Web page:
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Blood Donation Before Surgery

Should I donate my own blood before surgery?

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Updated February 14, 2012

Blood loss is a part of surgery, and some surgeries, including joint replacement, are associated with blood loss sufficient to lower your blood count after the procedure. If you develop a post-operative anemia, or low blood count, a transfusion may be recommended. Most often, blood transfusions are given from blood donated by volunteers.

Can I get a disease from donated blood?
Many patients are concerned about the risks associated with blood transfusions. Disease transmission is the most common concern, and while testing is sophisticated and safe, it is not 100-percent risk-free. Risks of immunosuppression and allergic reactions are also associated with donor transfusions.

One option is that patients can give their own blood before surgery to be saved in the event they need a transfusion after surgery.

How does preoperative blood donation work?
Patients who decide to give blood prior to surgery make the donation three to five weeks before their procedure. In the time between the donation and the planned surgery, the body replenishes much of the blood. If the patient's blood count drops after the procedure, he is given the blood back.

What are the advantages of preoperative blood donation?
Patients are drawn to this procedure because of concerns about disease transmission associated with donated blood. By using their own blood, the risk of disease transmission is lowered. Furthermore, the risk of an allergy-type reaction or of immunosuppression, both possible side effects of donated blood, is decreased by using your own blood.

What are the disadvantages of preoperative blood donation?
The primary disadvantage of donating your own blood is that your body does not have time to adequately replenish all of its blood. It is known that patients who donate their own blood are much more likely to require a blood transfusion. Therefore, patents should only consider preoperative donation if there is a significant chance (more than 50 percent) of needing a transfusion after surgery. Many patients are not suitable candidates for preoperative blood donation. This includes patients with low blood counts, cardiac disease, and other medical conditions.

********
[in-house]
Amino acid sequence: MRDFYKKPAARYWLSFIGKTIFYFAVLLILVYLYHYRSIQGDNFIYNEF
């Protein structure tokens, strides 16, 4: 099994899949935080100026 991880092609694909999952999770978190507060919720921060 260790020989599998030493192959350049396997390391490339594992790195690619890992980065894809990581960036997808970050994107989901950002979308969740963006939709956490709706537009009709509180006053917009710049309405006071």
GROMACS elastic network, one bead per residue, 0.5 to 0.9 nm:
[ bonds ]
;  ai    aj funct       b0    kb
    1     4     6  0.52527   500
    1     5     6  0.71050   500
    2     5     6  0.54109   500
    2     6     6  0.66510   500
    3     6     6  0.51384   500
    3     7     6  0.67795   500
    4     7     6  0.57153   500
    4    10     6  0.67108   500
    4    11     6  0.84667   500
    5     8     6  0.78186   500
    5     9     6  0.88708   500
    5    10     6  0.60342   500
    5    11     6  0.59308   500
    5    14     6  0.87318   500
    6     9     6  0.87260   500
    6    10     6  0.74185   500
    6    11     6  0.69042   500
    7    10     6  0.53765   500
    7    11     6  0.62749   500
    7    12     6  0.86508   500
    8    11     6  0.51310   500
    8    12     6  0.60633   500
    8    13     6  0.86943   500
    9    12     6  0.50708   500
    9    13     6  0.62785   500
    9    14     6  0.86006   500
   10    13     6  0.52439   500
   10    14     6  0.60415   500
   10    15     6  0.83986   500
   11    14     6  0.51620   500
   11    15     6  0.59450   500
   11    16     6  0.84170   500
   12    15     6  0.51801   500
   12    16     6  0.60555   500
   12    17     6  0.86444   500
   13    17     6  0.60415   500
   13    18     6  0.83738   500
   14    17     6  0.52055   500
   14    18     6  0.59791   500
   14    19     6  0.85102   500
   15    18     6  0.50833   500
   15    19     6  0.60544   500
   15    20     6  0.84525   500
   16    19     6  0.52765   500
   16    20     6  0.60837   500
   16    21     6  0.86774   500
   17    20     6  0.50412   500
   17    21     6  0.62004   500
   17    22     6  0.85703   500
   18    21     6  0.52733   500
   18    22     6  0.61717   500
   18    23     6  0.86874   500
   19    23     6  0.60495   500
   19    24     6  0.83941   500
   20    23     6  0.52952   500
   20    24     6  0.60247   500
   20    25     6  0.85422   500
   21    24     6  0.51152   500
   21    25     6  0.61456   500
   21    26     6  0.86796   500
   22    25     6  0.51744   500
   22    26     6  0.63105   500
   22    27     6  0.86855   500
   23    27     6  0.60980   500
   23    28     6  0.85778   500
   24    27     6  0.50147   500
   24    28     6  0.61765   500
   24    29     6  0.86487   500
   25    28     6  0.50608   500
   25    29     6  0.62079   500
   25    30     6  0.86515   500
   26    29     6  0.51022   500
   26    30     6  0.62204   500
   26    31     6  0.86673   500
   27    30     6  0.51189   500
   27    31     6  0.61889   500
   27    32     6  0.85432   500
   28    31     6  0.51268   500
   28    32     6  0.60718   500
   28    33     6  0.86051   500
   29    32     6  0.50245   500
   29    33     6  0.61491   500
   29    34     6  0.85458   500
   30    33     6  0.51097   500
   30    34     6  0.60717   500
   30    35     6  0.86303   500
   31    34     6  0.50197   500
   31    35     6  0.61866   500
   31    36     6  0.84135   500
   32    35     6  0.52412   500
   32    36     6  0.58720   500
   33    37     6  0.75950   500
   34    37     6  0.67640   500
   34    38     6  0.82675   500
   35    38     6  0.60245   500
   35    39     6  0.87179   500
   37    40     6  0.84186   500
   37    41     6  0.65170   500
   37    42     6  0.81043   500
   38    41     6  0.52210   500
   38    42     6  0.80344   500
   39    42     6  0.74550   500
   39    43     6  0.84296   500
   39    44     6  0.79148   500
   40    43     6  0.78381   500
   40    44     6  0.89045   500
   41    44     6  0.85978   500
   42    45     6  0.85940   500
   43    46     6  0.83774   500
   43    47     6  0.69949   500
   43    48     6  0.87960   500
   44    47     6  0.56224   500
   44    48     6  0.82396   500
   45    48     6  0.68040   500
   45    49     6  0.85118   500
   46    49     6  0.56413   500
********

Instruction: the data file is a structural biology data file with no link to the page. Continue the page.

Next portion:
Should I Donate My Own Blood

In general, I give patients who have no significant medical problems the option of preoperative blood donation for their upcoming surgery. If there is little chance of needing a transfusion for the planned surgery, I recommend against this preoperative donation.

If you are interested in donating your own blood, talk to your doctor. Many patients may not be suitable candidates for preoperative blood donation. However, in the right patient and certain surgeries, preoperative blood donation may be a reasonable option.

Sources:

Keating EM and Meding JB. "Perioperative Blood Management Practices in Elective Orthopaedic Surgery" J. Am. Acad. Ortho. Surg., November/December 2002; 10: 393 - 400.

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